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Rwandan SOS Child who became Child Soldier

The genocide in Rwanda finished over ten years ago now. Few in this small central African state did not lose relatives and friends. Child soldiers were involved in that war. Lives are still affected, but looking back helps us to understand. It also helps us to keep a balanced view as we watch atrocities and disasters unfold in other places: wars end and the slow process of recovery start. The genocide in Rwanda claimed the lives of around a million people, in a period of just thirteen weeks. The genocide left about 95.000 orphans. Rwanda became known as the "land of the widows and orphans". In the massacre nine members of the SOS Children community were murdered. Many of today's SOS mothers are widows of war who lost their husbands and children and who became "mothers of others' children".

One of the SOS Children from our community in Kigali was a different kind of victim; becoming a child soldier involved in the massacre as one of the combatants, and then losing his leg to a landmine. This is his story:

I never knew my natural father and mother. As an SOS Child, I had a house, a family, food, and brothers and sisters with whom I was sharing the same destiny. This gave me much courage to stay positive. I knew that I was not alone. At first I was ashamed to tell my classmates that I was an orphan, thinking that they would start laughing at me. But, later on, I was surprised to discover that there were other children far worse off: who were orphans and unable to go to school because of lack of money. I realized that I was very lucky to be in SOS Children's Village Kigali. I knew that I was not at home with mummy and daddy but, at the same time, I had a great feeling of belonging and happiness, because of the care and love my SOS mother was giving to me.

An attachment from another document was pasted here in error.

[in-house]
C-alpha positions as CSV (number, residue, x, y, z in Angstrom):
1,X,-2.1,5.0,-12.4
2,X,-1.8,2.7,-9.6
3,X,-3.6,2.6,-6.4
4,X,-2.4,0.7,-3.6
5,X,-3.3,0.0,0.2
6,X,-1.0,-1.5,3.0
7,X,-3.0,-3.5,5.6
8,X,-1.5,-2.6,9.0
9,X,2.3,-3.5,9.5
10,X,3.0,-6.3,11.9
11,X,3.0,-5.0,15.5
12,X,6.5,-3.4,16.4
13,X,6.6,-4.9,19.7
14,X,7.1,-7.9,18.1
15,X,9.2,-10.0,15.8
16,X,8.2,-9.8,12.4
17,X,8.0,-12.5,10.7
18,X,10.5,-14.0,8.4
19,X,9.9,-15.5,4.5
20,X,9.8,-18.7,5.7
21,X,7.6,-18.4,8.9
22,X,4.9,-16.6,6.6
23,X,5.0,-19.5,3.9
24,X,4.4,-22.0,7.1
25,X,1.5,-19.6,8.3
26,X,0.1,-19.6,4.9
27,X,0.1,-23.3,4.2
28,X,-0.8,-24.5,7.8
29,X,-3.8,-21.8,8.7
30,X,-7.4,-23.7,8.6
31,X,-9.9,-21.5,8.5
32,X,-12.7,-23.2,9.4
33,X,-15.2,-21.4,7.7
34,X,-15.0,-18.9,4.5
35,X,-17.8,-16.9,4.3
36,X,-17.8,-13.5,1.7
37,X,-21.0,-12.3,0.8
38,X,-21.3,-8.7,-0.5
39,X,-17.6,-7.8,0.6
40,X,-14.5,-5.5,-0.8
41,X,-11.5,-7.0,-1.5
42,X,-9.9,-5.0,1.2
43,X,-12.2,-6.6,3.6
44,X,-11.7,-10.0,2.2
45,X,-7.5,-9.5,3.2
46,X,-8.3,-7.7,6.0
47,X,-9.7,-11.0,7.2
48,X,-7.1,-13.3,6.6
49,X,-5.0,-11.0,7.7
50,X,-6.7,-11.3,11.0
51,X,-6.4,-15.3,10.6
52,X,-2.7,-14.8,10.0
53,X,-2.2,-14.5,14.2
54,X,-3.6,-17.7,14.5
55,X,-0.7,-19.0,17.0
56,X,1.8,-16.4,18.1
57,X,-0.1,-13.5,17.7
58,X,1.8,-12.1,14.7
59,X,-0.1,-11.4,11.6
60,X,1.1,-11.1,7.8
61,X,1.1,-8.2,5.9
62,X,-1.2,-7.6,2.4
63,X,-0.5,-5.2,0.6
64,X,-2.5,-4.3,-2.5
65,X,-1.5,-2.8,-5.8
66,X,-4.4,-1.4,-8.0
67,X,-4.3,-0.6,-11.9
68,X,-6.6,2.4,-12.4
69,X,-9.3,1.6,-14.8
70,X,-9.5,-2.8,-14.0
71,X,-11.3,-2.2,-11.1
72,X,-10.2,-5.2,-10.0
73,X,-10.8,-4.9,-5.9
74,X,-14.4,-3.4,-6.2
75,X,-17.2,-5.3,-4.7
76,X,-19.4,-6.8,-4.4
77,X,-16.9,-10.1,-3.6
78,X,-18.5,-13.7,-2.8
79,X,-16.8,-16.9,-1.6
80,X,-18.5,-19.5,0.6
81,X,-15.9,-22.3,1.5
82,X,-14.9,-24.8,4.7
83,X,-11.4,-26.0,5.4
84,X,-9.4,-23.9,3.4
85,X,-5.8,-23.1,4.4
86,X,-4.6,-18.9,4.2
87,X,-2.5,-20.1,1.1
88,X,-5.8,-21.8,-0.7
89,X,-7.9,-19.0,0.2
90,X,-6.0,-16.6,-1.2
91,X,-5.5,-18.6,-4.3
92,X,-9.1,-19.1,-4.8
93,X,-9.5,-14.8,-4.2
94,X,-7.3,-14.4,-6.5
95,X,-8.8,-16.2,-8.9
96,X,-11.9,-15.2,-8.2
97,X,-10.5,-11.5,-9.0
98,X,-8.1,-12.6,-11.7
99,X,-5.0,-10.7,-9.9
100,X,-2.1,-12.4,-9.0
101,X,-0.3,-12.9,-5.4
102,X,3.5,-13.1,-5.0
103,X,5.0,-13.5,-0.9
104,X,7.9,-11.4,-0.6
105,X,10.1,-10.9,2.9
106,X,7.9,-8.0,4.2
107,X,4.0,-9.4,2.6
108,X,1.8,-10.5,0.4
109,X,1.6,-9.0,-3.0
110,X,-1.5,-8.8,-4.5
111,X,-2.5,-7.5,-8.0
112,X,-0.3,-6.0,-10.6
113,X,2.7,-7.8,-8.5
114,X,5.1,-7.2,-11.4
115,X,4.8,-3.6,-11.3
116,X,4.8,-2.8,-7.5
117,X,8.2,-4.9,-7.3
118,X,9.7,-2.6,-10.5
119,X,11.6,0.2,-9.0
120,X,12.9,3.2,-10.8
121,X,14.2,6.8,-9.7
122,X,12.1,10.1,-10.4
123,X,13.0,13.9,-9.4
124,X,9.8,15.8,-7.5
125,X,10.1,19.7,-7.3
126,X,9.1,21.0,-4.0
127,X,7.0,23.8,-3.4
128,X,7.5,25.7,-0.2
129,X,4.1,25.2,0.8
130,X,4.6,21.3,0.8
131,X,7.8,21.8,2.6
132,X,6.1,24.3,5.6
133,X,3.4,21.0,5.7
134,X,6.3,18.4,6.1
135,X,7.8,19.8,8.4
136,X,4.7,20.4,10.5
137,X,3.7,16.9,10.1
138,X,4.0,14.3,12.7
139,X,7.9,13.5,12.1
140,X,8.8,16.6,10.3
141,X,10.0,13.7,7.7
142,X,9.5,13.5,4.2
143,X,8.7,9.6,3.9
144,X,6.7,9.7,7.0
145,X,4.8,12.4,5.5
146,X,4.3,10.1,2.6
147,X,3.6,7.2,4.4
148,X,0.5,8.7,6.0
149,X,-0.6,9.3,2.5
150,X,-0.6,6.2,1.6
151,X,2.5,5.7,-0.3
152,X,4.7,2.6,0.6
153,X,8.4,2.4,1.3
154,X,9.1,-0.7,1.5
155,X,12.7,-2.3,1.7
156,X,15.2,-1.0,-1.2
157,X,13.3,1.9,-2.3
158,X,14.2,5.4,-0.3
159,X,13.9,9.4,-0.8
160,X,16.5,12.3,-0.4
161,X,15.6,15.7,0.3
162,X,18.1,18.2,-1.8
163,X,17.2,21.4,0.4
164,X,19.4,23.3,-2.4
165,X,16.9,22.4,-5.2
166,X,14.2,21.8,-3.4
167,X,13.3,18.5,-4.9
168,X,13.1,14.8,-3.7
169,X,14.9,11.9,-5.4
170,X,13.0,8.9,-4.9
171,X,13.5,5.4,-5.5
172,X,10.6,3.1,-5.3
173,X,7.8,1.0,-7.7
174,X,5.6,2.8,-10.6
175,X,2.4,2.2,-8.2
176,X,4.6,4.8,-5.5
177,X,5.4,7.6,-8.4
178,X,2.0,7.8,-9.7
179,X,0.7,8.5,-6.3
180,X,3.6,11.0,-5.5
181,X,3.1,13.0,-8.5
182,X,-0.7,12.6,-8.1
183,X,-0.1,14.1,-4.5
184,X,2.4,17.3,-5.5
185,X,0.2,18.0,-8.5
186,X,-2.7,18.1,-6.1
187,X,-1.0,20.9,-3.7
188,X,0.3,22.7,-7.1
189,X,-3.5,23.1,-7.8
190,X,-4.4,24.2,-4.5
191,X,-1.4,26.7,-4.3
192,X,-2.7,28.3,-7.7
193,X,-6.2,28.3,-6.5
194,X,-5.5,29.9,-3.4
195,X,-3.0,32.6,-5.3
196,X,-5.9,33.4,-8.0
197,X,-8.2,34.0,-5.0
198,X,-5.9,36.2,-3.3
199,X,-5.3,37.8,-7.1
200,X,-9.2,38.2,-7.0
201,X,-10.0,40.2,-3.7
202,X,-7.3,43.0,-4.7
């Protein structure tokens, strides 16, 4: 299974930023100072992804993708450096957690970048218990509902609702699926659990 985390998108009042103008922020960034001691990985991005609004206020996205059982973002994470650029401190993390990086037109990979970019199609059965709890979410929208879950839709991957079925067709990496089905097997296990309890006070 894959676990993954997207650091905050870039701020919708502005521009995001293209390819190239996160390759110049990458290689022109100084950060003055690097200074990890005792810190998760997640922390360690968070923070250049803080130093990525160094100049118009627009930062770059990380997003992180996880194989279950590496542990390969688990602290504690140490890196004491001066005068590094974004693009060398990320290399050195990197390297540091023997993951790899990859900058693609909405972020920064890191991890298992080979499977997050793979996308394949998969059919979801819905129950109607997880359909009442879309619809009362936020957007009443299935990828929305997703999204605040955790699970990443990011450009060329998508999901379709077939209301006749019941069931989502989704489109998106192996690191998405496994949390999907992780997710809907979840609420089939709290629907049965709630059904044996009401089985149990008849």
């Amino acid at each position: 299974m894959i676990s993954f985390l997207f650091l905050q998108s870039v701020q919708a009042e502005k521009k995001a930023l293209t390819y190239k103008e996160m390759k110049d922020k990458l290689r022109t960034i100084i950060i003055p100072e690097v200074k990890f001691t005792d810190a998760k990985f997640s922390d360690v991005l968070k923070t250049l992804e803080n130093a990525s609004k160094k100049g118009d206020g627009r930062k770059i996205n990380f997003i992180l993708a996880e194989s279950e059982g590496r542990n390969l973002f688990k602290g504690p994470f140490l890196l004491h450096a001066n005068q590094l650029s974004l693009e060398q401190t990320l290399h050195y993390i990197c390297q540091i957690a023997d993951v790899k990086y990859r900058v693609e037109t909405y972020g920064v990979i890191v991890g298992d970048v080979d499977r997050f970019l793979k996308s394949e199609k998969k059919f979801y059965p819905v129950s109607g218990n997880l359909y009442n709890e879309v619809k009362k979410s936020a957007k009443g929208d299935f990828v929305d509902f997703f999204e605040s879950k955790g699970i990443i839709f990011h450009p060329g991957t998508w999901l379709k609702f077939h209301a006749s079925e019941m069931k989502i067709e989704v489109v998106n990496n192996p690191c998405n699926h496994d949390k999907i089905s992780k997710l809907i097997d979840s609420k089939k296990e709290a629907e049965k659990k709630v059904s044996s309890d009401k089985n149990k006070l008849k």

Child Soldier reflects

I was admitted to a high school in Kigali. Then in 1994, genocide started. It was an afternoon in April, during the Easter holidays, a week before the beginning of the school term. We went to hide in a hospital, about 500 metres from the village. There, we were joined by the military who divided us in to several small groups, telling that this was to ensure us the best security. These groups were made to prepare our enrolment in the army. We had military training during approximately three weeks, then, we went to the field for the fighting. We were ordered to fight around Kigali, to "liberate the capital". I did not want to do this.

On 25 June 1994, I walked on to a minefield and I had to have my left leg amputated. This forced the military to put me aside. I was evacuated in a hospital in Byumba where I received two months treatment. After the wound healed, I was transferred in a military camp located at Butara, about 100 km from Byumba.

After the demobilisation of the child soldiers in 1997, I went back to SOS Children's Village Kigali. With the help of SOS, I decided to go back to school. I started in a secondary high school in Ruhengueri (in the North of the country) where I did the junior classes. After that, I was moved to another high school in Byumba where I am studying biochemistry. I will finish school next year and take exams to qualify for entry to university. I hope to get a good job at the end and support SOS Children myself.

You have found a house and moved out from the SOS Children's community now. What are your relationships with SOS Children?

We have very good relationships. It is SOS Children who pays my school fees. This gives me the strength to keep studying hard. I still am very close to my SOS mother who still lives at the village, although she has retired.

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Did you know? After the Haiti earthquake in January 2010, SOS Children was ready to care for unaccompanied, abandoned and orphaned children from the disaster.